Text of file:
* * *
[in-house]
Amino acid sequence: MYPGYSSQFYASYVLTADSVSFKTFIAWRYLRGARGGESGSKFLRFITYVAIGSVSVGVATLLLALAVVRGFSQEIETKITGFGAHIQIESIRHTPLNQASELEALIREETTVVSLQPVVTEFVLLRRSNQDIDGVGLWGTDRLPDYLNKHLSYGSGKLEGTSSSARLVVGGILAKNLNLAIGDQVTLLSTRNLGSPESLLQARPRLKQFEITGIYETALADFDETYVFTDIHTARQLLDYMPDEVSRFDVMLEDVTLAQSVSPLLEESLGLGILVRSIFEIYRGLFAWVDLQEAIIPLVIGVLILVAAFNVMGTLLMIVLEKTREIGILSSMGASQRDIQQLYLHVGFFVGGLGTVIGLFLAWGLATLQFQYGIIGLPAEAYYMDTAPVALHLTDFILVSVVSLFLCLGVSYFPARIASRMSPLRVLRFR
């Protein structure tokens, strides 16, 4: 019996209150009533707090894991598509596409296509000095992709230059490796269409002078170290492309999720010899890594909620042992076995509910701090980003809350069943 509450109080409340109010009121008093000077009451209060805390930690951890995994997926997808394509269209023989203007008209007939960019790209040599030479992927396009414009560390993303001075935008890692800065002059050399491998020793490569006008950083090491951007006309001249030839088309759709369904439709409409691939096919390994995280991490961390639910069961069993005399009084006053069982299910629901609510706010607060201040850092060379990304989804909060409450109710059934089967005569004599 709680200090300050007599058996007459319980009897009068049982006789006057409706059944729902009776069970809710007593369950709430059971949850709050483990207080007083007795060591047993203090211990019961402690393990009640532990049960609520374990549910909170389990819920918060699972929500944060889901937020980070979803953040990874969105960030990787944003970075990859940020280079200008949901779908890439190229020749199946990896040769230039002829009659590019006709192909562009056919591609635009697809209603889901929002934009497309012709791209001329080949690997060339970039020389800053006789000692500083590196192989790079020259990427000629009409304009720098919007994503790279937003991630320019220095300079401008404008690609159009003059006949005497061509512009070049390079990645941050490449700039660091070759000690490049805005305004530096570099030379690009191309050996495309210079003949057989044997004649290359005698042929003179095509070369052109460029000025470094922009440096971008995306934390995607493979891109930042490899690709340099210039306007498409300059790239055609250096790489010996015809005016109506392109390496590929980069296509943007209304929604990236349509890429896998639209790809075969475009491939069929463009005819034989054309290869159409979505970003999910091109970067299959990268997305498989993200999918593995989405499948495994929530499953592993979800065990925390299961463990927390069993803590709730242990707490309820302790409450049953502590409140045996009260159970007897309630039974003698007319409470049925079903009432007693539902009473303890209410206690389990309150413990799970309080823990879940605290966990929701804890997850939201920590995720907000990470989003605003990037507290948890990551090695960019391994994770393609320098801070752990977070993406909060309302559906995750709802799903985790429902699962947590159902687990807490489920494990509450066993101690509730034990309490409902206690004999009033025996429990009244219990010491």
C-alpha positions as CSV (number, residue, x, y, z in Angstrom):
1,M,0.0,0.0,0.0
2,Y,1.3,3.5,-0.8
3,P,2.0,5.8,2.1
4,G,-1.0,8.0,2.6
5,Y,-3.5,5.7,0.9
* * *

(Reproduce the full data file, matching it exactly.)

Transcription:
[in-house]
Amino acid sequence: MYPGYSSQFYASYVLTADSVSFKTFIAWRYLRGARGGESGSKFLRFITYVAIGSVSVGVATLLLALAVVRGFSQEIETKITGFGAHIQIESIRHTPLNQASELEALIREETTVVSLQPVVTEFVLLRRSNQDIDGVGLWGTDRLPDYLNKHLSYGSGKLEGTSSSARLVVGGILAKNLNLAIGDQVTLLSTRNLGSPESLLQARPRLKQFEITGIYETALADFDETYVFTDIHTARQLLDYMPDEVSRFDVMLEDVTLAQSVSPLLEESLGLGILVRSIFEIYRGLFAWVDLQEAIIPLVIGVLILVAAFNVMGTLLMIVLEKTREIGILSSMGASQRDIQQLYLHVGFFVGGLGTVIGLFLAWGLATLQFQYGIIGLPAEAYYMDTAPVALHLTDFILVSVVSLFLCLGVSYFPARIASRMSPLRVLRFR
């Protein structure tokens, strides 16, 4: 019996209150009533707090894991598509596409296509000095992709230059490796269409002078170290492309999720010899890594909620042992076995509910701090980003809350069943 509450109080409340109010009121008093000077009451209060805390930690951890995994997926997808394509269209023989203007008209007939960019790209040599030479992927396009414009560390993303001075935008890692800065002059050399491998020793490569006008950083090491951007006309001249030839088309759709369904439709409409691939096919390994995280991490961390639910069961069993005399009084006053069982299910629901609510706010607060201040850092060379990304989804909060409450109710059934089967005569004599 709680200090300050007599058996007459319980009897009068049982006789006057409706059944729902009776069970809710007593369950709430059971949850709050483990207080007083007795060591047993203090211990019961402690393990009640532990049960609520374990549910909170389990819920918060699972929500944060889901937020980070979803953040990874969105960030990787944003970075990859940020280079200008949901779908890439190229020749199946990896040769230039002829009659590019006709192909562009056919591609635009697809209603889901929002934009497309012709791209001329080949690997060339970039020389800053006789000692500083590196192989790079020259990427000629009409304009720098919007994503790279937003991630320019220095300079401008404008690609159009003059006949005497061509512009070049390079990645941050490449700039660091070759000690490049805005305004530096570099030379690009191309050996495309210079003949057989044997004649290359005698042929003179095509070369052109460029000025470094922009440096971008995306934390995607493979891109930042490899690709340099210039306007498409300059790239055609250096790489010996015809005016109506392109390496590929980069296509943007209304929604990236349509890429896998639209790809075969475009491939069929463009005819034989054309290869159409979505970003999910091109970067299959990268997305498989993200999918593995989405499948495994929530499953592993979800065990925390299961463990927390069993803590709730242990707490309820302790409450049953502590409140045996009260159970007897309630039974003698007319409470049925079903009432007693539902009473303890209410206690389990309150413990799970309080823990879940605290966990929701804890997850939201920590995720907000990470989003605003990037507290948890990551090695960019391994994770393609320098801070752990977070993406909060309302559906995750709802799903985790429902699962947590159902687990807490489920494990509450066993101690509730034990309490409902206690004999009033025996429990009244219990010491």
C-alpha positions as CSV (number, residue, x, y, z in Angstrom):
1,M,0.0,0.0,0.0
2,Y,1.3,3.5,-0.8
3,P,2.0,5.8,2.1
4,G,-1.0,8.0,2.6
5,Y,-3.5,5.7,0.9